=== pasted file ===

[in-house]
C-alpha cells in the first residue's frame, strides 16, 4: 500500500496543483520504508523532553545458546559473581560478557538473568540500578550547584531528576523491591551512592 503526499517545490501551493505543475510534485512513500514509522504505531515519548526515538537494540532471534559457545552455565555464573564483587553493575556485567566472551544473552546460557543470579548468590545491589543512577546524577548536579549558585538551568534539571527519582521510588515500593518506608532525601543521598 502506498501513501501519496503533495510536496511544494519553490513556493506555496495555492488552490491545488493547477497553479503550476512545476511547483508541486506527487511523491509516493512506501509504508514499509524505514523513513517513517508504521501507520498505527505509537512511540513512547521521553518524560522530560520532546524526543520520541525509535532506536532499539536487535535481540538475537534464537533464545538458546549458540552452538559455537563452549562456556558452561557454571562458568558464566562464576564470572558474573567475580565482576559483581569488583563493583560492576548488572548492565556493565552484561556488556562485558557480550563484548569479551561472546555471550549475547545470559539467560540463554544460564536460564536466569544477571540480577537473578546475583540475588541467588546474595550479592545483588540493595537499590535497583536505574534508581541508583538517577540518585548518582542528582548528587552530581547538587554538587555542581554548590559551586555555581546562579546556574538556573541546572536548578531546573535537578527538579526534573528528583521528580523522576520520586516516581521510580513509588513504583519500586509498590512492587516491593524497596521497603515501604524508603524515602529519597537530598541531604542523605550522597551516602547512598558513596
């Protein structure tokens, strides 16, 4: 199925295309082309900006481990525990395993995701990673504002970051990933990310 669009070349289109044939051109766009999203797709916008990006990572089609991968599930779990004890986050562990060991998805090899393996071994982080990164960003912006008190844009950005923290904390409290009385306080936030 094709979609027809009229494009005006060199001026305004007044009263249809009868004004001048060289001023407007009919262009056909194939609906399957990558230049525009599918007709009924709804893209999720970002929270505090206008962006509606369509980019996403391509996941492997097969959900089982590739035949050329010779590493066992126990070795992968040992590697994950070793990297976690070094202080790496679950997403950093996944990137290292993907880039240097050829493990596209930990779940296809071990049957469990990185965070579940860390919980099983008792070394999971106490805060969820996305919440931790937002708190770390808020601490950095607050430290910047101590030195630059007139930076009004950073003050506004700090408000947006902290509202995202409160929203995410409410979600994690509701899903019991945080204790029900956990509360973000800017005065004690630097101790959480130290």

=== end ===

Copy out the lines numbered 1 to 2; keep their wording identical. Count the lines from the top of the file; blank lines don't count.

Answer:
[in-house]
C-alpha cells in the first residue's frame, strides 16, 4: 500500500496543483520504508523532553545458546559473581560478557538473568540500578550547584531528576523491591551512592 503526499517545490501551493505543475510534485512513500514509522504505531515519548526515538537494540532471534559457545552455565555464573564483587553493575556485567566472551544473552546460557543470579548468590545491589543512577546524577548536579549558585538551568534539571527519582521510588515500593518506608532525601543521598 502506498501513501501519496503533495510536496511544494519553490513556493506555496495555492488552490491545488493547477497553479503550476512545476511547483508541486506527487511523491509516493512506501509504508514499509524505514523513513517513517508504521501507520498505527505509537512511540513512547521521553518524560522530560520532546524526543520520541525509535532506536532499539536487535535481540538475537534464537533464545538458546549458540552452538559455537563452549562456556558452561557454571562458568558464566562464576564470572558474573567475580565482576559483581569488583563493583560492576548488572548492565556493565552484561556488556562485558557480550563484548569479551561472546555471550549475547545470559539467560540463554544460564536460564536466569544477571540480577537473578546475583540475588541467588546474595550479592545483588540493595537499590535497583536505574534508581541508583538517577540518585548518582542528582548528587552530581547538587554538587555542581554548590559551586555555581546562579546556574538556573541546572536548578531546573535537578527538579526534573528528583521528580523522576520520586516516581521510580513509588513504583519500586509498590512492587516491593524497596521497603515501604524508603524515602529519597537530598541531604542523605550522597551516602547512598558513596